People living in Roman Britain had healthier gums than their modern-day descendants, a feat of archaeological dentistry shows.
A team at King's College London and the Natural History Museum found only 5% of adults had gum disease in the Roman, and certainly pre-toothbrush, era.
Modern day smoking and type 2 diabetes are blamed for a figure of nearly one in three today.
But ancient Britain was certainly not a golden age of gleaming gnashers.
The smiles of our ancestors were littered with infections, abscesses and tooth decay, the study showed.
The research group analysed 303 skulls from a burial ground in Poundbury, in Dorset. The skeletons, mostly of people who died in their 40s, dated from between AD 200 and AD 400.
Gum disease starts with inflammation and a bit of bleeding. But it can become more severe and damage the bone and supporting tissue deep inside the gum.
It means there is a trace of severe gum disease left in the skeletal teeth and jaws, long after the fleshy gums have rotted away.
Prof Francis Hughes, from the dental institute at King's College London, told the BBC: "The amount of severe gum disease around today is around one third of the population.
"But much to our surprise these people didn't have a lot of gum disease, but they did have a lot of other dental problems."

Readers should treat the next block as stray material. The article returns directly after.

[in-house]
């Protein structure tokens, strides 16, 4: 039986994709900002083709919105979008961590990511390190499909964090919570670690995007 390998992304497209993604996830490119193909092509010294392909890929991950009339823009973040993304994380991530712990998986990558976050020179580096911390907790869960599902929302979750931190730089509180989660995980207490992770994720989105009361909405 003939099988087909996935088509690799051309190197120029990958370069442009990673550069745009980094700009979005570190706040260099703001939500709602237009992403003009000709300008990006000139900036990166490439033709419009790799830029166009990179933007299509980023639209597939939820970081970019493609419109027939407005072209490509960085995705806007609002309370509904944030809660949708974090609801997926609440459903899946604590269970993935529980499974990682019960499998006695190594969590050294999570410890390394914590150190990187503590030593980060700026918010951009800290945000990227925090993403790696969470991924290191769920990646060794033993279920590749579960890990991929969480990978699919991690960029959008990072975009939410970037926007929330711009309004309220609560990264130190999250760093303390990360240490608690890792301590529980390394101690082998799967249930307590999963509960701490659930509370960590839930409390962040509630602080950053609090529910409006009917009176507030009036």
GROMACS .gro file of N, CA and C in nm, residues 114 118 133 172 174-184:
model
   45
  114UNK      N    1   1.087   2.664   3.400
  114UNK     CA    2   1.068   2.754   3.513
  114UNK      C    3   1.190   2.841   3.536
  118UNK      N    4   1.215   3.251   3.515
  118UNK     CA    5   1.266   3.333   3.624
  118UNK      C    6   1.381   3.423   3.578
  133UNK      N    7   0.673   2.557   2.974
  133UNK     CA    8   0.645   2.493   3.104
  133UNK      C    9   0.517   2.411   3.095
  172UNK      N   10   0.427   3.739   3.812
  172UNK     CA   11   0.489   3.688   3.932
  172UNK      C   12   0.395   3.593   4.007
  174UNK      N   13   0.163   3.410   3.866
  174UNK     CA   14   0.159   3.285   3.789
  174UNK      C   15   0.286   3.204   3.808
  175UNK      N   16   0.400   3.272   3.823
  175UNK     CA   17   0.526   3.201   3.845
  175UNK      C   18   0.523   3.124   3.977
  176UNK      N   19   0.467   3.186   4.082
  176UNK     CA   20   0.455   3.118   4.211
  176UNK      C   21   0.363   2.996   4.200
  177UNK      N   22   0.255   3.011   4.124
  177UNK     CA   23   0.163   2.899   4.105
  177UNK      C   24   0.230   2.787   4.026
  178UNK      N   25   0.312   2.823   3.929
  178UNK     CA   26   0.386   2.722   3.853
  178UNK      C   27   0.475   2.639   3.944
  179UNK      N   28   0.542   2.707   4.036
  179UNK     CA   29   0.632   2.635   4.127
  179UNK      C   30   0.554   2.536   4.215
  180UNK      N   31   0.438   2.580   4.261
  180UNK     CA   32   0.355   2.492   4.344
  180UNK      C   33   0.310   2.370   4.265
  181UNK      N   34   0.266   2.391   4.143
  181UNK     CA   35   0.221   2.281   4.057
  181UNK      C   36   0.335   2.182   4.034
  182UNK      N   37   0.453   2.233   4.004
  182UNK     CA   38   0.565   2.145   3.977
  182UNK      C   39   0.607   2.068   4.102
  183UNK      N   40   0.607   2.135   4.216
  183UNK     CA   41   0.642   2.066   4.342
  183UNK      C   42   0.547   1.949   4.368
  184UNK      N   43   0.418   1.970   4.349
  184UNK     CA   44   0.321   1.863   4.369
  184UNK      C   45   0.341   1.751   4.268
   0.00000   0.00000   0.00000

He said the findings, published in the British Dental Journal, were evidence that gum disease was about far more than just brushing twice a day.
Smoking is thought to increase the risk of gum disease fivefold. Type 2 diabetes also increases the risk.
Handy guide to Latin dental terms
- gums - gingiva, gingivae
- tooth, spike or tusk - dens, dentis
- molar or wisdom tooth - genuinus
- cavity - caverna
- tooth powder (early form of toothpaste) - dentifricium
- bad breath - anhelitus
Theya Molleson, from the Natural History Museum said: "This study shows a major deterioration in oral health between Roman times and modern England.
"By underlining the probable role of smoking, especially in determining the susceptibility to progressive periodontitis in modern populations, there is a real sign that the disease can be avoided."
The skulls of children showed extensive signs of wear and tear due to a diet of abrasive grains and cereals.
Prof Hughes said: "We are in a better state overall now because what was clear from the skulls is they had longstanding infections which must have been a source of chronic pain over many years."
And half of people had tooth decay, but "having said that, a lot of people were surprisingly dentally healthy".
Commenting on the results, Prof Ian Needleman, the director of the International Centre for Evidence-Based Oral Health at University College London, told the BBC: "I liked the study a lot.
"I was initially surprised, we all tend to expect a lot of dental disease in the pre-toothbrush age and that is clearly not the case.
"People should keep brushing their teeth, but the study shows oral health is more complex and smoking, diabetes and possibly diet make a major contribution."